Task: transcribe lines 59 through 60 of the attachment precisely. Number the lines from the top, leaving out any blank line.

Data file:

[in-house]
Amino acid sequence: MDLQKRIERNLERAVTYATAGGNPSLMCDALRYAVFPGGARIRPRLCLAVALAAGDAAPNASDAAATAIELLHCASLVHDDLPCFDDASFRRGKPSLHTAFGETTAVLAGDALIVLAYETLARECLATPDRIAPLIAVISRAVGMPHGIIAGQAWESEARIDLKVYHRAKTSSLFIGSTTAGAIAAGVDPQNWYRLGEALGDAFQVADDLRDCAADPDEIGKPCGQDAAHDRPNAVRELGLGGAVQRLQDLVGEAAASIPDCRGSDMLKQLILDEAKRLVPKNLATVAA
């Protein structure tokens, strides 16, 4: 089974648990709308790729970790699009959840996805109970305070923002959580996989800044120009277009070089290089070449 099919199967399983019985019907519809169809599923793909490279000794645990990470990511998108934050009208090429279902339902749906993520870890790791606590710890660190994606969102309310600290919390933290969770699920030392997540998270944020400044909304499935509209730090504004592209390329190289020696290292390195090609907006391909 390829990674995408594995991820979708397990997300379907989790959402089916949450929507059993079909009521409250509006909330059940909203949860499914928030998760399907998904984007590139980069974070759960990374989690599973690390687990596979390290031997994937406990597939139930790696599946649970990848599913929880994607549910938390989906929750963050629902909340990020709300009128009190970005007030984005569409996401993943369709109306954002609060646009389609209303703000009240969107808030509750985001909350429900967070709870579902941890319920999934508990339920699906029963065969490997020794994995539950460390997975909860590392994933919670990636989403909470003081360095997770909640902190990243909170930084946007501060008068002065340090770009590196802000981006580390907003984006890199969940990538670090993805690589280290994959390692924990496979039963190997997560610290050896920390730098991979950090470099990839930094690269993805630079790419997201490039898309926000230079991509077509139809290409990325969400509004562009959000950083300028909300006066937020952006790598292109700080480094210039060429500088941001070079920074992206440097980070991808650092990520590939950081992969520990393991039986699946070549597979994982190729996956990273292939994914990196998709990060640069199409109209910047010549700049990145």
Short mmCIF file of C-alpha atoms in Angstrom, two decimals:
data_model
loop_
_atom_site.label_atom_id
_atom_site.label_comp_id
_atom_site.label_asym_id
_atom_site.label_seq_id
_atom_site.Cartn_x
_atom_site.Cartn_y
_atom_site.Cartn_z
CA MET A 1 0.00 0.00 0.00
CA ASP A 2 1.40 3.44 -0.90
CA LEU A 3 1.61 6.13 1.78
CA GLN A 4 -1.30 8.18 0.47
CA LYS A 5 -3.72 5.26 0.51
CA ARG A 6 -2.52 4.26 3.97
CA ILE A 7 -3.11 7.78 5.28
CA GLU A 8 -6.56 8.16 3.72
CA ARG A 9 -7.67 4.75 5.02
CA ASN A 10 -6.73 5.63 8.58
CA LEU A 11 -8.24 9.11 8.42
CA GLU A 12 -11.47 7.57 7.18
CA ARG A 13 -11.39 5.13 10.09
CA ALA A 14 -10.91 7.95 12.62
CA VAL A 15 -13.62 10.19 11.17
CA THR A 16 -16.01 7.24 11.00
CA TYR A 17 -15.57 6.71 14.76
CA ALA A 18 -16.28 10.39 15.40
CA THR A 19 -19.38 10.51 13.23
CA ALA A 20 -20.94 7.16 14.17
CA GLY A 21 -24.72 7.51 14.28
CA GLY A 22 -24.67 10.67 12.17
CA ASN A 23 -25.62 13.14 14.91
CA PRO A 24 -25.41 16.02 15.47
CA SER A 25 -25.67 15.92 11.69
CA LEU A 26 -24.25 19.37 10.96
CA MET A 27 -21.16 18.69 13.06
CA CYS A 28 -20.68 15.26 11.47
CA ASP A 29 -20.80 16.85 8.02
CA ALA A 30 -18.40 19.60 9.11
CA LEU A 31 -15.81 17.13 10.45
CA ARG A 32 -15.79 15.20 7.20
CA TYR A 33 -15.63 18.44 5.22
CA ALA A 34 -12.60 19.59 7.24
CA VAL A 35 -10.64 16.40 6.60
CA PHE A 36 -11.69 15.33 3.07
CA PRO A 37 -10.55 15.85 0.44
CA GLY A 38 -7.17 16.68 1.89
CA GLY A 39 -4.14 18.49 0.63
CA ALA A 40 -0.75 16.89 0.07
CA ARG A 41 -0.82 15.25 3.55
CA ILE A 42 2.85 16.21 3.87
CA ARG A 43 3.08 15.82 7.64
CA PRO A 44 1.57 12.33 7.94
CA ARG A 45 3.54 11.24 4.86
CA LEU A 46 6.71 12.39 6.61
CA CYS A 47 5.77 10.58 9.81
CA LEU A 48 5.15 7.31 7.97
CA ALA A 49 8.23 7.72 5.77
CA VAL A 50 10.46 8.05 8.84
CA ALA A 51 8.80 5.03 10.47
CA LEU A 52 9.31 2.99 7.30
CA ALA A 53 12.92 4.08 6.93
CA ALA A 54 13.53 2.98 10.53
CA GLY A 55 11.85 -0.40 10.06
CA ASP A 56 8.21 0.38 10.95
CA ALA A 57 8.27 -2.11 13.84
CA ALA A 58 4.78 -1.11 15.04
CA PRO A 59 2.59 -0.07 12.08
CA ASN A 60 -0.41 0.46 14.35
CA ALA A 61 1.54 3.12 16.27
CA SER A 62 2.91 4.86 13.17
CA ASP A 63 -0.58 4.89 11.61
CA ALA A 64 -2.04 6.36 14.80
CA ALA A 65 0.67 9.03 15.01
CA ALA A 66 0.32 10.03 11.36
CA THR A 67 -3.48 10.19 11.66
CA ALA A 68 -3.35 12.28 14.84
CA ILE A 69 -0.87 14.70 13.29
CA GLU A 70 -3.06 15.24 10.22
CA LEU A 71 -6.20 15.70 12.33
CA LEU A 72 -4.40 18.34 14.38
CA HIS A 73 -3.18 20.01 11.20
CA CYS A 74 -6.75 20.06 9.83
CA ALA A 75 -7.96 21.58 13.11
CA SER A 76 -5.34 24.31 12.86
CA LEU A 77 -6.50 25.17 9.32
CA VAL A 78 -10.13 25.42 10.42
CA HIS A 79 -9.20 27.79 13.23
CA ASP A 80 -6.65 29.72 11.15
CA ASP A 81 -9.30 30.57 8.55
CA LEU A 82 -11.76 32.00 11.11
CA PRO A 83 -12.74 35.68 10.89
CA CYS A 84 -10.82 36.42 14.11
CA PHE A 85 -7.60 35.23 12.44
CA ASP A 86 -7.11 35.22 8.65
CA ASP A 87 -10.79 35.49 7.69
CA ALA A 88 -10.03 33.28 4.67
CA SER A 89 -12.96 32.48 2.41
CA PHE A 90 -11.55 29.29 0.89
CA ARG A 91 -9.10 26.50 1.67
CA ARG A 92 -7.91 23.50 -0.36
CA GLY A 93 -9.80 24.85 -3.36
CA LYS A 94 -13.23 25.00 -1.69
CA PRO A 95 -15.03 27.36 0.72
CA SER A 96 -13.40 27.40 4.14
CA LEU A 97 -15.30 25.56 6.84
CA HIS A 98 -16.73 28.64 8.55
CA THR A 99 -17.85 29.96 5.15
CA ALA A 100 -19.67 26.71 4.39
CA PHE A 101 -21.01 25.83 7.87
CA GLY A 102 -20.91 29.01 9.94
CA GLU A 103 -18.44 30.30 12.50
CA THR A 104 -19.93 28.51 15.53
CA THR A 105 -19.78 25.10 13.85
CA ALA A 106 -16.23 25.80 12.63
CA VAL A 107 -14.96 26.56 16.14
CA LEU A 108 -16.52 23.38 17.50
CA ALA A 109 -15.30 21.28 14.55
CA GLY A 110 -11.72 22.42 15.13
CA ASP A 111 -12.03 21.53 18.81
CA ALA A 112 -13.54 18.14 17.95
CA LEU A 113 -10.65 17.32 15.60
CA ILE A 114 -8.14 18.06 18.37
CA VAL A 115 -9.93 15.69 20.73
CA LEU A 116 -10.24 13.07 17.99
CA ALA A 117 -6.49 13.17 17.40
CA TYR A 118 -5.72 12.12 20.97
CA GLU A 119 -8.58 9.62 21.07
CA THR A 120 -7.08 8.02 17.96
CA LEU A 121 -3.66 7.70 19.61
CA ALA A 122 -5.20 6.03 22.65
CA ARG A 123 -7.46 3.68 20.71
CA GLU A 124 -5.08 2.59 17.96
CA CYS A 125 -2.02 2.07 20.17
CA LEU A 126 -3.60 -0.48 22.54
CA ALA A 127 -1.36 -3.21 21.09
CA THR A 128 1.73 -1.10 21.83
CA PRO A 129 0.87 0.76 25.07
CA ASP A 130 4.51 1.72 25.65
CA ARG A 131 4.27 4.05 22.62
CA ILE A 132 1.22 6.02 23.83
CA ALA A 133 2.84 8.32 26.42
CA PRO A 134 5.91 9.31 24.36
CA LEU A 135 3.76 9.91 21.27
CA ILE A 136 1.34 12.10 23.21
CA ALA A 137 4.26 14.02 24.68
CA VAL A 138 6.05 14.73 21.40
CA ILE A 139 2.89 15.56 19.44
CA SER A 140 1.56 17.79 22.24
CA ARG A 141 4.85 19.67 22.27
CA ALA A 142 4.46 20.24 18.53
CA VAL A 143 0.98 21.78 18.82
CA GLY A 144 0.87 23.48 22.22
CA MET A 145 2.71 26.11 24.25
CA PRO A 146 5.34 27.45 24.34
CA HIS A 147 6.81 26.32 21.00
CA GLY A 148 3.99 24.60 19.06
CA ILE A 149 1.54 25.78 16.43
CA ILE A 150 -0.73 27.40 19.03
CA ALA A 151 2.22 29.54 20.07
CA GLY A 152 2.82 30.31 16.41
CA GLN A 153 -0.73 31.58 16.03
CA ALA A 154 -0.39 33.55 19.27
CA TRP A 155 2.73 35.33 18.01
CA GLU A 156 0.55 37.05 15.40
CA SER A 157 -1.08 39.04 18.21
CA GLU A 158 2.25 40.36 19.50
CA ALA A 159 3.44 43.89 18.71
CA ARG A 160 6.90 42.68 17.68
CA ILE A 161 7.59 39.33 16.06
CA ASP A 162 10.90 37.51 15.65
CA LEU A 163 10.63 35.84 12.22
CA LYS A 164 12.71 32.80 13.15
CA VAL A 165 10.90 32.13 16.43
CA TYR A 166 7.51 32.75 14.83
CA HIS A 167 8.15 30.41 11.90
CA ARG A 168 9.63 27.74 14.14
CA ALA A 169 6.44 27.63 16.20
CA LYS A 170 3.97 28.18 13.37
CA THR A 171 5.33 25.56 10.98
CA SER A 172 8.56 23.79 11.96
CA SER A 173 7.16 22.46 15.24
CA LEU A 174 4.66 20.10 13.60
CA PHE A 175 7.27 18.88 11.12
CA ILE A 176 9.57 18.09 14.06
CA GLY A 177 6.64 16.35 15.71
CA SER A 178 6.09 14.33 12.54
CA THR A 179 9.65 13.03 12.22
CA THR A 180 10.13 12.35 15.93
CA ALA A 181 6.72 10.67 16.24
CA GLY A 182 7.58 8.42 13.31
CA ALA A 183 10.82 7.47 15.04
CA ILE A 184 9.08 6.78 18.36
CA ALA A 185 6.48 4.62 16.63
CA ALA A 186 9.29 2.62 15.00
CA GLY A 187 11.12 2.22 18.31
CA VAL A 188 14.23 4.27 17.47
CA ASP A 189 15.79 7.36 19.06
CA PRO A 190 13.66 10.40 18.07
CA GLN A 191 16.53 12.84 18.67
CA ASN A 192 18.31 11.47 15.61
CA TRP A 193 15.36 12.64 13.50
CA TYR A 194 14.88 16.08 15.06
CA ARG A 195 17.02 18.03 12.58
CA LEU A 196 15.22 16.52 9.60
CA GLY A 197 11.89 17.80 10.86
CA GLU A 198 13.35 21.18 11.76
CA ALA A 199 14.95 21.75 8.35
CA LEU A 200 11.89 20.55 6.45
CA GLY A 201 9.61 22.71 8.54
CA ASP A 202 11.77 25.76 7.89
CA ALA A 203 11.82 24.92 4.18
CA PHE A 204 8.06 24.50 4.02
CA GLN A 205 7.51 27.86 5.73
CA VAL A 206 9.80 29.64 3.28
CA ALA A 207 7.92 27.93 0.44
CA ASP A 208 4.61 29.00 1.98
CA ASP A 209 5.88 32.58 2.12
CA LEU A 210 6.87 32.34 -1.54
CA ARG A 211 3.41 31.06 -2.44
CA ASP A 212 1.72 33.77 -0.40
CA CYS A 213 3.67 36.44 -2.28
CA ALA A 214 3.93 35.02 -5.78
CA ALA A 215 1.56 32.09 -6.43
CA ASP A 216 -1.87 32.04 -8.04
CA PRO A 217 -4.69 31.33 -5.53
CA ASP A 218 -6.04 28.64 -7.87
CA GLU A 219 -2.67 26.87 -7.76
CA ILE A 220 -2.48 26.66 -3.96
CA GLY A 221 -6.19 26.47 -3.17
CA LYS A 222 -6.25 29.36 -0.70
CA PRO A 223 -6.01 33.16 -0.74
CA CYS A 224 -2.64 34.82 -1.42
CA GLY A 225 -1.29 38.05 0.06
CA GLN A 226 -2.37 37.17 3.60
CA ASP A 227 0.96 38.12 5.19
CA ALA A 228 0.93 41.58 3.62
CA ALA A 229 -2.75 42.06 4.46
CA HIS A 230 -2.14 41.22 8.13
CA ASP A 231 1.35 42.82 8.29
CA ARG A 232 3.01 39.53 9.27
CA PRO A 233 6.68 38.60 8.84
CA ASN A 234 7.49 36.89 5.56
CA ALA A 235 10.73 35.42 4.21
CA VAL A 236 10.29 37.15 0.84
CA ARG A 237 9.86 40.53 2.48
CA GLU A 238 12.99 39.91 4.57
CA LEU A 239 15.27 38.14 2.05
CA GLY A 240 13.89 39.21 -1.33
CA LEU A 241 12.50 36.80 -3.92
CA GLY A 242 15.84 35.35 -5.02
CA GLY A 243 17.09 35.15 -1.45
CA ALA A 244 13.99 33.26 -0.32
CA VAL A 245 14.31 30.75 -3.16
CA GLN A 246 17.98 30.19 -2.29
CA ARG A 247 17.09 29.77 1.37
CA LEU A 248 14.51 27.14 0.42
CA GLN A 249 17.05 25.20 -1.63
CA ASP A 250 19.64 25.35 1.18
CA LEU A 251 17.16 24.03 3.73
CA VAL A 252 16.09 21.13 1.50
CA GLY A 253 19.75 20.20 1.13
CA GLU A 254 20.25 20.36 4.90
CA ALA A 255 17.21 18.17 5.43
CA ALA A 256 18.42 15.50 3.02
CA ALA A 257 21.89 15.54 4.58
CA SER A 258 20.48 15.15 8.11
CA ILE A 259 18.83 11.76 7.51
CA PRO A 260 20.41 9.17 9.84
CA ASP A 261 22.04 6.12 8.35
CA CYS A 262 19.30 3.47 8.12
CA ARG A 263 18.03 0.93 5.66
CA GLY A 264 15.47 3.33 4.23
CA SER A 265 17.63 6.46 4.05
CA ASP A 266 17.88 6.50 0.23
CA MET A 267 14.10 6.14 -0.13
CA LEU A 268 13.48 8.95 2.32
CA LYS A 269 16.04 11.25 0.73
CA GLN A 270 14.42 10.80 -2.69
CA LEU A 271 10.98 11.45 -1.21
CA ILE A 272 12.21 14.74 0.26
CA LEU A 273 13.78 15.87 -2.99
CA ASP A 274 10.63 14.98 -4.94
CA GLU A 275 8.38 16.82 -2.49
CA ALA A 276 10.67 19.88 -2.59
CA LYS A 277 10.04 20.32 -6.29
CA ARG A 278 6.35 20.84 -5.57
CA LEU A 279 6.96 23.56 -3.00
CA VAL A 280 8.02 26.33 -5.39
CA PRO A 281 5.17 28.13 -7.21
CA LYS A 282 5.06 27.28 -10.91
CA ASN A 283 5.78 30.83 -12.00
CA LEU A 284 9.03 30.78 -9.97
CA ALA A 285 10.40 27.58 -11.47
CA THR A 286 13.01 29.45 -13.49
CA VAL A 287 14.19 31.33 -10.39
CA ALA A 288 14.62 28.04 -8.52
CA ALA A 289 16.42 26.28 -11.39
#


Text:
CA LEU A 46 6.71 12.39 6.61
CA CYS A 47 5.77 10.58 9.81